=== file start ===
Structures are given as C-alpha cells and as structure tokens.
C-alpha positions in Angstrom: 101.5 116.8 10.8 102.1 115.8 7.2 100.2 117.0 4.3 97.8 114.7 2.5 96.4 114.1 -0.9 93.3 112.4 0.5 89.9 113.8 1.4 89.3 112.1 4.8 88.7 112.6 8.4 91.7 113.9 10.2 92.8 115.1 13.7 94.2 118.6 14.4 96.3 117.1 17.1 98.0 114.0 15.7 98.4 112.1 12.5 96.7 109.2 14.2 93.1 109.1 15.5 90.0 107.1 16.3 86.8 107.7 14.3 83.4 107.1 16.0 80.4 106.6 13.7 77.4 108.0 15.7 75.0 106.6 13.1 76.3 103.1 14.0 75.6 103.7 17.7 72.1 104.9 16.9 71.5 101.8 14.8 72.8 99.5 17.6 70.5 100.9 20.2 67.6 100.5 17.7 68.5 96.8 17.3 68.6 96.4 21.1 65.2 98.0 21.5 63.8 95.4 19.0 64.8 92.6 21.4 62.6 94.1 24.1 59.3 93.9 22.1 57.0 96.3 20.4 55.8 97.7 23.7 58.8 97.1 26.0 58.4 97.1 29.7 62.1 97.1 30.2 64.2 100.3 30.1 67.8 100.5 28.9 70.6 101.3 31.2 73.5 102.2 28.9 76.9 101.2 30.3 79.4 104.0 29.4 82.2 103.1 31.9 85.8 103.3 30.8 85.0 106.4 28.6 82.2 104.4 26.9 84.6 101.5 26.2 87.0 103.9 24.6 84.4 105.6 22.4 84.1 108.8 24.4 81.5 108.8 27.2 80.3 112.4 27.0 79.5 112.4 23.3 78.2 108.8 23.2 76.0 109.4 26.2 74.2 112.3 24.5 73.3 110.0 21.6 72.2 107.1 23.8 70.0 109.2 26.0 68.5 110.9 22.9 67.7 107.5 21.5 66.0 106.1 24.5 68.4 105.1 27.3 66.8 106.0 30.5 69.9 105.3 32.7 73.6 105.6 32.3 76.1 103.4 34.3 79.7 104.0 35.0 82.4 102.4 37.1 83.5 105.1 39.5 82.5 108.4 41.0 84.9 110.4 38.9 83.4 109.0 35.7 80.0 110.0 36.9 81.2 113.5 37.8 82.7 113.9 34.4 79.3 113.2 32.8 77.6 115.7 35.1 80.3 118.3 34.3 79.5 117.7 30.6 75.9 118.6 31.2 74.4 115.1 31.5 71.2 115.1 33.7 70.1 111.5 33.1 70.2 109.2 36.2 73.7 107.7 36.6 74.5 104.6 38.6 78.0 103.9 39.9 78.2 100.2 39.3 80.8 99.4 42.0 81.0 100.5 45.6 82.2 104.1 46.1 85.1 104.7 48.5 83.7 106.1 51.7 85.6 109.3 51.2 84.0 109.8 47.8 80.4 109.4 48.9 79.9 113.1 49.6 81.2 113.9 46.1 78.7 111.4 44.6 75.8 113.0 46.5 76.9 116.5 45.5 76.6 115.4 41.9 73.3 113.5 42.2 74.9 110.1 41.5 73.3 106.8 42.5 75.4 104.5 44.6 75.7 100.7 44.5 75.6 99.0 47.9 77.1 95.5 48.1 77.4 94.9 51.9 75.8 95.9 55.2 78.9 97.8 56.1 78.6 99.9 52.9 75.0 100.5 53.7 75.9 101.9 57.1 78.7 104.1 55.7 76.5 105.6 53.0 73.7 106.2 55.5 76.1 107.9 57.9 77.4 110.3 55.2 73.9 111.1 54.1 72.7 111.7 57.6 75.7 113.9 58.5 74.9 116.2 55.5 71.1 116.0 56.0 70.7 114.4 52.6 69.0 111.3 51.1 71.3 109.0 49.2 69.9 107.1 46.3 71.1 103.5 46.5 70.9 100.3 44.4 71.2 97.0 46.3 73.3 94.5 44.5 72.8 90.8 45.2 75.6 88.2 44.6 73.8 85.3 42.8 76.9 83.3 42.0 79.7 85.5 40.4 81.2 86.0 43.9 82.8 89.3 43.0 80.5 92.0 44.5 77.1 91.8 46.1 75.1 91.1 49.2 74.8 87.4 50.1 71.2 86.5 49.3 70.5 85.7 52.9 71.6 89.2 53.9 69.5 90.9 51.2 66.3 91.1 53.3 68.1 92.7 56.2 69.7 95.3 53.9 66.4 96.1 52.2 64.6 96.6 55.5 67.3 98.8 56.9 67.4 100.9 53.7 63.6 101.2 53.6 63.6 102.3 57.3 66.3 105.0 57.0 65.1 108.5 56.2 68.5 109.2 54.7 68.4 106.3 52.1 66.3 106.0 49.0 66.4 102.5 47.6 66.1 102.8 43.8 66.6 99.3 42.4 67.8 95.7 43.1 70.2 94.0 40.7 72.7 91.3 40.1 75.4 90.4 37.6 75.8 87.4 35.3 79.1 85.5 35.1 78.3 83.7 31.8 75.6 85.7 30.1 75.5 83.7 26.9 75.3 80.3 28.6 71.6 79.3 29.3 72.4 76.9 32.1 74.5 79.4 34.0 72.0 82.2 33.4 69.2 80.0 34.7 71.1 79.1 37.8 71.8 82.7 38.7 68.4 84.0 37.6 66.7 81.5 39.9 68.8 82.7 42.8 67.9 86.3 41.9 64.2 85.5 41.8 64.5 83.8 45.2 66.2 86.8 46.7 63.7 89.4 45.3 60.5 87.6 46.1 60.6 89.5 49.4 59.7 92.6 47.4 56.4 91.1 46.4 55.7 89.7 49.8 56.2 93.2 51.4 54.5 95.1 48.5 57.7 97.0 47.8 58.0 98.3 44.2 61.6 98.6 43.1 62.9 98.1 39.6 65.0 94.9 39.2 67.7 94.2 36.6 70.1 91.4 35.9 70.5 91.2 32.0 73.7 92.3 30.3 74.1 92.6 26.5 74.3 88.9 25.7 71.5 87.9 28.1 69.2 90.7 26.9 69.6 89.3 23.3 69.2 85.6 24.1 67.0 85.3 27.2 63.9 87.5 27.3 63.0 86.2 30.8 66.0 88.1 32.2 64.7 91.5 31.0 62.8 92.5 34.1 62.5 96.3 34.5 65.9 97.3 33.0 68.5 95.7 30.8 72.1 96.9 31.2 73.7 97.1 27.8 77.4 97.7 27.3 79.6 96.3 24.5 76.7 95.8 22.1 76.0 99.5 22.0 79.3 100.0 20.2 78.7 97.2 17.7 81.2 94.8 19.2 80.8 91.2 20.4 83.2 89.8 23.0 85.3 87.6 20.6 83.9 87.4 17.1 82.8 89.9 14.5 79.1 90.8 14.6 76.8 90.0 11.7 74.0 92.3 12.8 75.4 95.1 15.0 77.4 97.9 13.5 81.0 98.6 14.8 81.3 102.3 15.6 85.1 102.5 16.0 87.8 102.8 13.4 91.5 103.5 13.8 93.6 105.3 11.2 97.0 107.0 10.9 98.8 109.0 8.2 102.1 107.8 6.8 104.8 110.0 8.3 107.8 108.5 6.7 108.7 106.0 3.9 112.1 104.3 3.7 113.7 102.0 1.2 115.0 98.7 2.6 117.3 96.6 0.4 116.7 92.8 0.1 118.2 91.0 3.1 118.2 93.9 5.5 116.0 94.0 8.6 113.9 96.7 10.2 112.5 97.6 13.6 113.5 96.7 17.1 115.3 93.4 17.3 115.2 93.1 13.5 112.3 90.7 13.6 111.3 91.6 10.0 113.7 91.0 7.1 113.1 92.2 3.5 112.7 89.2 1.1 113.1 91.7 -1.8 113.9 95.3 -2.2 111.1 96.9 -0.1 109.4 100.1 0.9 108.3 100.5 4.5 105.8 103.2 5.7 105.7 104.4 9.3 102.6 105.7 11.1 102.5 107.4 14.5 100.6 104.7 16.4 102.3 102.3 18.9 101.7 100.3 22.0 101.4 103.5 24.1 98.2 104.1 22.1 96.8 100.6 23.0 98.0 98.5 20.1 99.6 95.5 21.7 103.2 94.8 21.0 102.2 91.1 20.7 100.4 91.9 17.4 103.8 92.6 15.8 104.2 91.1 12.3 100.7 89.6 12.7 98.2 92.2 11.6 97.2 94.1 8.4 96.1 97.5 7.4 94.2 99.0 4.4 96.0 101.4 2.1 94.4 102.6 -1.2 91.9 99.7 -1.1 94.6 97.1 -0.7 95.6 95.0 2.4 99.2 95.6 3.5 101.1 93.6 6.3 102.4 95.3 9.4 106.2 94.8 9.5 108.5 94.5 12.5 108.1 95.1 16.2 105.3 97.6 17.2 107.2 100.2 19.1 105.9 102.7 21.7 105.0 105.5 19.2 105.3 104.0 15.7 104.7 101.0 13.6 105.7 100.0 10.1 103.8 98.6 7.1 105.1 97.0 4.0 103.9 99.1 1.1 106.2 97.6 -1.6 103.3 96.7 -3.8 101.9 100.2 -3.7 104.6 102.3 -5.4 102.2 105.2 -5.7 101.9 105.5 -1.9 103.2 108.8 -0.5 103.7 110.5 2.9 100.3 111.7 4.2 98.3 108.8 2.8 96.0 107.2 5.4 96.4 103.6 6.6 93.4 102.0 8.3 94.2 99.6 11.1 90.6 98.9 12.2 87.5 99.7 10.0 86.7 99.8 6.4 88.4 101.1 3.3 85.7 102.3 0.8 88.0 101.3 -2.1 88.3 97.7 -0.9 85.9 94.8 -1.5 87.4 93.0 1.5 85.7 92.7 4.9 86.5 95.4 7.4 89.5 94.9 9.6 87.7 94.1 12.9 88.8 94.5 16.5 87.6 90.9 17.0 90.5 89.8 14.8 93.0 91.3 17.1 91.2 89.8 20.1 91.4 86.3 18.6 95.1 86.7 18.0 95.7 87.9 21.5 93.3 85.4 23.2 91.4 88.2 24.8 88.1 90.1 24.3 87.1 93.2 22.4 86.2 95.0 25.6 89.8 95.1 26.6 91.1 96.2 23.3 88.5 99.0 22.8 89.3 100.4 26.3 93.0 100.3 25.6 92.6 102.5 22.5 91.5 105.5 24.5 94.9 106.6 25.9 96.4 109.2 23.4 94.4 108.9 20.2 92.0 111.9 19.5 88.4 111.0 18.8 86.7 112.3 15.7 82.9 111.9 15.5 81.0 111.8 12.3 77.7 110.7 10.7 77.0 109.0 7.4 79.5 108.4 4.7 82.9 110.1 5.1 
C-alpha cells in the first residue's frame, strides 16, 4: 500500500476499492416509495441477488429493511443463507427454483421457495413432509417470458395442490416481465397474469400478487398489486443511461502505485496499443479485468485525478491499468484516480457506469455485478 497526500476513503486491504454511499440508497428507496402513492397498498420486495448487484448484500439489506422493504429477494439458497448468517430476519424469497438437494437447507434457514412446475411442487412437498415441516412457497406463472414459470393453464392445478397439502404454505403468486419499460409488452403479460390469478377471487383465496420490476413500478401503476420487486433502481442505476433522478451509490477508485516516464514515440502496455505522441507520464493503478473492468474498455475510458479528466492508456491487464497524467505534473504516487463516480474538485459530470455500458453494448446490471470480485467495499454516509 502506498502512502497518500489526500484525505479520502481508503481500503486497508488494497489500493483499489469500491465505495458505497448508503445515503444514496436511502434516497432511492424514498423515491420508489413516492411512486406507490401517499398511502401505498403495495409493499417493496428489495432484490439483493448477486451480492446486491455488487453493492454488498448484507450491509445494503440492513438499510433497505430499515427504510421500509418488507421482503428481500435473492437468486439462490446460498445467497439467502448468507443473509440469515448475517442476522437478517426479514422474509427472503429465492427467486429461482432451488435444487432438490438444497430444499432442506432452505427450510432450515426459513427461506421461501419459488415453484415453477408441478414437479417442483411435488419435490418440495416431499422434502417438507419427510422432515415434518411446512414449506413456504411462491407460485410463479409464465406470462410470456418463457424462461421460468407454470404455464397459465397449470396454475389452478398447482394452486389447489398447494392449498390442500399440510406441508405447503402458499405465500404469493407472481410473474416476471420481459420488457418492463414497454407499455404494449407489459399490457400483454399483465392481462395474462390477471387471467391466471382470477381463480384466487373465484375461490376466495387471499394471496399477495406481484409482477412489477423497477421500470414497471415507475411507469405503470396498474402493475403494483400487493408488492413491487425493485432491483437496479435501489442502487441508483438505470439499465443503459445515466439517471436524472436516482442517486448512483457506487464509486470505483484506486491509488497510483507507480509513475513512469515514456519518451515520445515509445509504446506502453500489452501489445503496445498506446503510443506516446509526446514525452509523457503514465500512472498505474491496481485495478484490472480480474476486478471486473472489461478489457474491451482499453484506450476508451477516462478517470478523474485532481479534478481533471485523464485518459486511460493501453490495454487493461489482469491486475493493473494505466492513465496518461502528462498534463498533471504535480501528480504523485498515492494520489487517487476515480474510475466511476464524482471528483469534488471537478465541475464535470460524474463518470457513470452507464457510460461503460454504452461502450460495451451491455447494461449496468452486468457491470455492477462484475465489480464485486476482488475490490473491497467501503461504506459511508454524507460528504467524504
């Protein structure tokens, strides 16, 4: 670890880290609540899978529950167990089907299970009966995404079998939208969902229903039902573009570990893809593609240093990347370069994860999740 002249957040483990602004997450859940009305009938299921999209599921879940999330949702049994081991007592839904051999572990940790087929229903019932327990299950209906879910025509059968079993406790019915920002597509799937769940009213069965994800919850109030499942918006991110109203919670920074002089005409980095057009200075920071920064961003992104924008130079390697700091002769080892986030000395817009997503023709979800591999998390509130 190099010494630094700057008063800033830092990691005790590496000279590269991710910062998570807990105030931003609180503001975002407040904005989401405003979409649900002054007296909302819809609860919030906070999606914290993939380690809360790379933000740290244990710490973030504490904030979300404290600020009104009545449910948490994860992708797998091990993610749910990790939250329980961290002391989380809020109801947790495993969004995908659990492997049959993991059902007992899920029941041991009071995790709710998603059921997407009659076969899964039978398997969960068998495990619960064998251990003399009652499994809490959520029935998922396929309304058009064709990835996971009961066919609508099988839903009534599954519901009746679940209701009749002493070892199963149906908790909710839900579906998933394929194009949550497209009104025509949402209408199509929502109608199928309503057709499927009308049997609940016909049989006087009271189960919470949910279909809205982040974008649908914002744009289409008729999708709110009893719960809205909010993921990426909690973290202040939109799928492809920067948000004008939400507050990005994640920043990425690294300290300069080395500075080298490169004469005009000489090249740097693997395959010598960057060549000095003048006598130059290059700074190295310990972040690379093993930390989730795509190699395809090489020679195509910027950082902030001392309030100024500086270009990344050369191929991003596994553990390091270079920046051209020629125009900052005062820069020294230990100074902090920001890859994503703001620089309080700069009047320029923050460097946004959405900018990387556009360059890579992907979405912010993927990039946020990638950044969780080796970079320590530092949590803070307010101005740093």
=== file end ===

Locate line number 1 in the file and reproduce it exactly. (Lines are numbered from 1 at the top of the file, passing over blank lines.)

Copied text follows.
Structures are given as C-alpha cells and as structure tokens.